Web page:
The National Oceanic and Atmospheric Administration has produced their latest snowpack estimates and predictions for summer water supplies. In summary, snowpack is above average in the northern parts of the state, and below in the southern parts. Here is the official statement...

Mountain snowpack and associated snow water equivalents (SWEs) across northern Wyoming were generally above average by late February; while SWEs across southern Wyoming basins were generally below average.   SWEs at the peak snowmelt runoff elevations (8,000’ – 9.500’) were the highest across the Powder, Bighorn, and Upper Green Basins at 115 to 135 percent of median.  The Little Snake and Sweetwater Drainages had SWEs at 70 to 75 percent of median at the peak snowmelt runoff elevations.

This outlook is based on various diverse hydrological factors such as snow water equivalents (SWEs) in the mountain snowpack, basin morphology (i.e. how basins respond to snowmelt runoff),  antecedent soil moisture, amount of bark beetle kill, low elevation snow depths, and likely temperature and precipitation trends during late spring/early summer.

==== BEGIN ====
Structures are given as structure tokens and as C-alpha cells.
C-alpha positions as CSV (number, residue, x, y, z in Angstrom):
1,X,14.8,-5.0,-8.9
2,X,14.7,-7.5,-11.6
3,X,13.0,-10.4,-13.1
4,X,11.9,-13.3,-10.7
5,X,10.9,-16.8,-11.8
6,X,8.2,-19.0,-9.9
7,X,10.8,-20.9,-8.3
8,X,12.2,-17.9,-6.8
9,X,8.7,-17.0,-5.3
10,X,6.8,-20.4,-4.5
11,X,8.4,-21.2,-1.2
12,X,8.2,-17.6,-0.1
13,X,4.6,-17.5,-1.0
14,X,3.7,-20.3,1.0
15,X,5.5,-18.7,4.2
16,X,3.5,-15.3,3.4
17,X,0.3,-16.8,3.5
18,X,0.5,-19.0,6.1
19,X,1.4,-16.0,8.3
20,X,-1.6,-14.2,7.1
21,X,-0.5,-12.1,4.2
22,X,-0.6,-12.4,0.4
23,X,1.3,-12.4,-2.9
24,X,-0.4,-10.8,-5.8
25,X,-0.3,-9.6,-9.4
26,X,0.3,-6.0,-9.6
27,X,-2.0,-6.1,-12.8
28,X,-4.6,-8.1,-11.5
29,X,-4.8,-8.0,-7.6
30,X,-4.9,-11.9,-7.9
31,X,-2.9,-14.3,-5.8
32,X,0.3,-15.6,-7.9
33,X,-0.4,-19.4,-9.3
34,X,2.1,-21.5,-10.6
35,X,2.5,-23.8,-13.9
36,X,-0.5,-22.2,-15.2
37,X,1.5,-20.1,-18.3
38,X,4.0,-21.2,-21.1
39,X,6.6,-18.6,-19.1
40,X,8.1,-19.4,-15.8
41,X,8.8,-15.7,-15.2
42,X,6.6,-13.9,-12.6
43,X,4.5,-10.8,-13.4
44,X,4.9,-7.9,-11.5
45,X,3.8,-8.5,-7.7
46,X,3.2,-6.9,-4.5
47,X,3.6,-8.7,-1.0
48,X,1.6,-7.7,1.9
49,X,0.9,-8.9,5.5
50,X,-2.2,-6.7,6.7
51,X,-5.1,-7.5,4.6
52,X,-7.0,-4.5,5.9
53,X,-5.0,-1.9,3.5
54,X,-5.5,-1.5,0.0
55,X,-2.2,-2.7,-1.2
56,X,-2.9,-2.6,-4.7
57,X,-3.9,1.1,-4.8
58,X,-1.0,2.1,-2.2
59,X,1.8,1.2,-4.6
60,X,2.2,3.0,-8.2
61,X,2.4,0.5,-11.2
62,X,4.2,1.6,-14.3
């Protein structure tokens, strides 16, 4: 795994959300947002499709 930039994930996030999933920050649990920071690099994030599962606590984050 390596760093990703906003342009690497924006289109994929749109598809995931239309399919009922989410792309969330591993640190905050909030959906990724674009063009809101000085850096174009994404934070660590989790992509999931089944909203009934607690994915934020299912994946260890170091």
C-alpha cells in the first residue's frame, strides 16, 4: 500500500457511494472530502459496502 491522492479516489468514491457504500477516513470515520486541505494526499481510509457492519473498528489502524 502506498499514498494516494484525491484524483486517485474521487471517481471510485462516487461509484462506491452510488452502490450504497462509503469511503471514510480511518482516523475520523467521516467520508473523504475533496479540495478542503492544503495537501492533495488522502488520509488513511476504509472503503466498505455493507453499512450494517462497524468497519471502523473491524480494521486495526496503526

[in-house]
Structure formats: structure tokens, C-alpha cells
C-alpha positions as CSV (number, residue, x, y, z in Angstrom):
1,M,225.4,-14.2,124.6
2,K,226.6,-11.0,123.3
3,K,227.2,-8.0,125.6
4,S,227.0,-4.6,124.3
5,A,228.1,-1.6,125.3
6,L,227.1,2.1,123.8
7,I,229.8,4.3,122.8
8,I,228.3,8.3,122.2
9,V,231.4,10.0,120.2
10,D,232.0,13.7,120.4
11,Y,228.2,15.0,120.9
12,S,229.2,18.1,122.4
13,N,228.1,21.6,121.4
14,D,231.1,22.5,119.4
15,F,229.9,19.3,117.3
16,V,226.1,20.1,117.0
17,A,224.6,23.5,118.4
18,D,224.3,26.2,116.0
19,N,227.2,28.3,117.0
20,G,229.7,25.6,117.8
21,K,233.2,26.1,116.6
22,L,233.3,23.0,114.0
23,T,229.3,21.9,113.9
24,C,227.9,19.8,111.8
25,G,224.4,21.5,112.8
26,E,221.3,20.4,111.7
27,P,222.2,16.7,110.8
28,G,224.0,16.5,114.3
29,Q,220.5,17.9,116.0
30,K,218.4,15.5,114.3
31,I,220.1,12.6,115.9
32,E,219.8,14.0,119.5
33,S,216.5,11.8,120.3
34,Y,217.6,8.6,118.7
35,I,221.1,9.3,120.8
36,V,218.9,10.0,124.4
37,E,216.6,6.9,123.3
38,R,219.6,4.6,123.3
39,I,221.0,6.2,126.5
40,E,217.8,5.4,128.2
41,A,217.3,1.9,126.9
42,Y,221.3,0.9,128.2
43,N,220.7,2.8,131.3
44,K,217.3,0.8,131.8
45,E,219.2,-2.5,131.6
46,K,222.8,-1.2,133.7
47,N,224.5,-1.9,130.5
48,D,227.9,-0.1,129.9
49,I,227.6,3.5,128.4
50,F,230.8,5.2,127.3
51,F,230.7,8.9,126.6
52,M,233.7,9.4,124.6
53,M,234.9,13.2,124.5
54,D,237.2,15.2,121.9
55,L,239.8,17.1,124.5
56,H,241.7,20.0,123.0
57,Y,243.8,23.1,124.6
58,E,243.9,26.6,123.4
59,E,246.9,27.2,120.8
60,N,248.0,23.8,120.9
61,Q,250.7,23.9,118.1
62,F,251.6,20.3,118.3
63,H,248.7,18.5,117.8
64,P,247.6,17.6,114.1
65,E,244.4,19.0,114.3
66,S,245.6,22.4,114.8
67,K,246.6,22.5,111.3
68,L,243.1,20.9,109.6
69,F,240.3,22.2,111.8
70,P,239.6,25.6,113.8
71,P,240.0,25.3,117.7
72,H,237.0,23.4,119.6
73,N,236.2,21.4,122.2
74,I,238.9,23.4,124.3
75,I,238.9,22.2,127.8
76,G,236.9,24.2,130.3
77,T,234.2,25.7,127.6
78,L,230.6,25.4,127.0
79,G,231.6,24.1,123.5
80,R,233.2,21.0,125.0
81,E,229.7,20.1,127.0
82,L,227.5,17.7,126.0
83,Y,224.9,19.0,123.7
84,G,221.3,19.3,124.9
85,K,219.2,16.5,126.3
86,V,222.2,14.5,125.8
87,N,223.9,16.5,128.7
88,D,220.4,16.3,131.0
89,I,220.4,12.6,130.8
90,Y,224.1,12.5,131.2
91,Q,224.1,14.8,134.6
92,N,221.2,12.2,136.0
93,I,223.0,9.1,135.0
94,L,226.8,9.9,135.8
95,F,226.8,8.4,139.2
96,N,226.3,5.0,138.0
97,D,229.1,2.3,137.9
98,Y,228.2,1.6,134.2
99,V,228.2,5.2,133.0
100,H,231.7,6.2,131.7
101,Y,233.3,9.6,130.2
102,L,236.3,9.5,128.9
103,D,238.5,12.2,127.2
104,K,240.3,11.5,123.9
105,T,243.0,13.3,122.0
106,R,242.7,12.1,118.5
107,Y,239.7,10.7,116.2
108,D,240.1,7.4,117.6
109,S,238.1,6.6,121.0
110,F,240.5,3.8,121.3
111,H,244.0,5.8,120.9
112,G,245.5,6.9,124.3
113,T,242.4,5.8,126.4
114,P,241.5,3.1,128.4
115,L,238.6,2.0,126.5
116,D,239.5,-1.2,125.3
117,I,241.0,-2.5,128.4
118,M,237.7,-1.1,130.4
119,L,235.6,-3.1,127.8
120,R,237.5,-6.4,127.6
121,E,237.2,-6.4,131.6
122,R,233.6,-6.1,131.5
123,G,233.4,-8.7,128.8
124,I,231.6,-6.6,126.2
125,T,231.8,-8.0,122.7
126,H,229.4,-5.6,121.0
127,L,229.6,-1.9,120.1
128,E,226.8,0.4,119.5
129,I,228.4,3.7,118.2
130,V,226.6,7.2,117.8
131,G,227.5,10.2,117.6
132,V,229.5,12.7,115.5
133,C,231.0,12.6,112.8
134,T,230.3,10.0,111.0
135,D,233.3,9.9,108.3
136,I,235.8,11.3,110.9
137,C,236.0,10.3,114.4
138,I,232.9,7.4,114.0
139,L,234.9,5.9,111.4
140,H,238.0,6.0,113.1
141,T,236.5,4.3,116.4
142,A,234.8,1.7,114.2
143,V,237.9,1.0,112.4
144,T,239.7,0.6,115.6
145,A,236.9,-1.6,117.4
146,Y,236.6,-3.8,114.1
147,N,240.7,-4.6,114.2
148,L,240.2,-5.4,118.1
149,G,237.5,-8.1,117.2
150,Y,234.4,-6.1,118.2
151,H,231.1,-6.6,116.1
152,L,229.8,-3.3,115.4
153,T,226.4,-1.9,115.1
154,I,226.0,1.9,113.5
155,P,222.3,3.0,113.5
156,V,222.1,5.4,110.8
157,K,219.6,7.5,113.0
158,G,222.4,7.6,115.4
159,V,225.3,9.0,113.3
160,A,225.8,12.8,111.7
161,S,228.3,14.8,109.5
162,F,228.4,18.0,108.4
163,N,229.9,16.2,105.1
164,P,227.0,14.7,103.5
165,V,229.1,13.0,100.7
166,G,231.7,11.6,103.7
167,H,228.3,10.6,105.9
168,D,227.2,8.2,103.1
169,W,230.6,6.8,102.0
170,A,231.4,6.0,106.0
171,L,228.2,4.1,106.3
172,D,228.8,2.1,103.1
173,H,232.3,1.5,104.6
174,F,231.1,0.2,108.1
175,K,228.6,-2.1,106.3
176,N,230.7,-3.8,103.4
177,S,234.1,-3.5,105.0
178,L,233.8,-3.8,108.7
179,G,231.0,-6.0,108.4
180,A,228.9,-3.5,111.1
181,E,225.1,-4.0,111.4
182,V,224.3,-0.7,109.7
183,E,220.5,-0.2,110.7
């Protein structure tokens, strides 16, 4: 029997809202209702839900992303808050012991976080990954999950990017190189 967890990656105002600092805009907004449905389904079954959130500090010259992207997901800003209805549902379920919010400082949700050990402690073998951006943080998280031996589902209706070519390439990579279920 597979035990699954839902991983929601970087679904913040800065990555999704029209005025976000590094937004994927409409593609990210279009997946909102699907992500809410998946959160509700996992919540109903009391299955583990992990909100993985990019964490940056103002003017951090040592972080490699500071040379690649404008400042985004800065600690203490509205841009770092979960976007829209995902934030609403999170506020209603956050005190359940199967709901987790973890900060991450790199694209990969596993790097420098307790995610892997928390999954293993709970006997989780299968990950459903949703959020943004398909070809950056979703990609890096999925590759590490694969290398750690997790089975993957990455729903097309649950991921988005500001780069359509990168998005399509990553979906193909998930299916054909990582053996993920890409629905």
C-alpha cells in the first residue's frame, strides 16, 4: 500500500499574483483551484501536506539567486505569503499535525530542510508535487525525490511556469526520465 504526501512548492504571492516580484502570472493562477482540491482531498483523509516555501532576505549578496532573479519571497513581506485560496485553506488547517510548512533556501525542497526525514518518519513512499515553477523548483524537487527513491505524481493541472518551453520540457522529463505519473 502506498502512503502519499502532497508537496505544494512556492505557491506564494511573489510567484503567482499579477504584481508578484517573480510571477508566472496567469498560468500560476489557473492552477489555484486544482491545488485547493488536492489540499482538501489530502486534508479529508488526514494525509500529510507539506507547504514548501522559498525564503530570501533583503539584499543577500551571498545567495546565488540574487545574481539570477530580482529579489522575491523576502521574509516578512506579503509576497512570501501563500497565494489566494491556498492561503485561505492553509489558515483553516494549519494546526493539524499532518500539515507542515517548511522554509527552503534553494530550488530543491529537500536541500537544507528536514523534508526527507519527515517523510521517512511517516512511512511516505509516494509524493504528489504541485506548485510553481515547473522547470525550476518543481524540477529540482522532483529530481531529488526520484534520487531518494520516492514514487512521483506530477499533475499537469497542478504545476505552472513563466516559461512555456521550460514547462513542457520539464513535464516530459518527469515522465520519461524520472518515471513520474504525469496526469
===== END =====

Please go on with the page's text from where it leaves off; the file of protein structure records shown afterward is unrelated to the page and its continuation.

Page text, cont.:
HIGHLIGHTS:

Low to Moderate potential for flooding associated with snowmelt is expected across headwater streams along western Big Horn Mountains.  Streams with the highest potential for snowmelt flooding include Medicine Lodge Creek, Ten Sleep Creek (Ten Sleep), and portions of the Nowood River…

…All other of headwater basins across Wyoming can expect a generally Low potential for flooding due to springtime snowmelt...

The next graphical outlook will be issued around the 25th of March.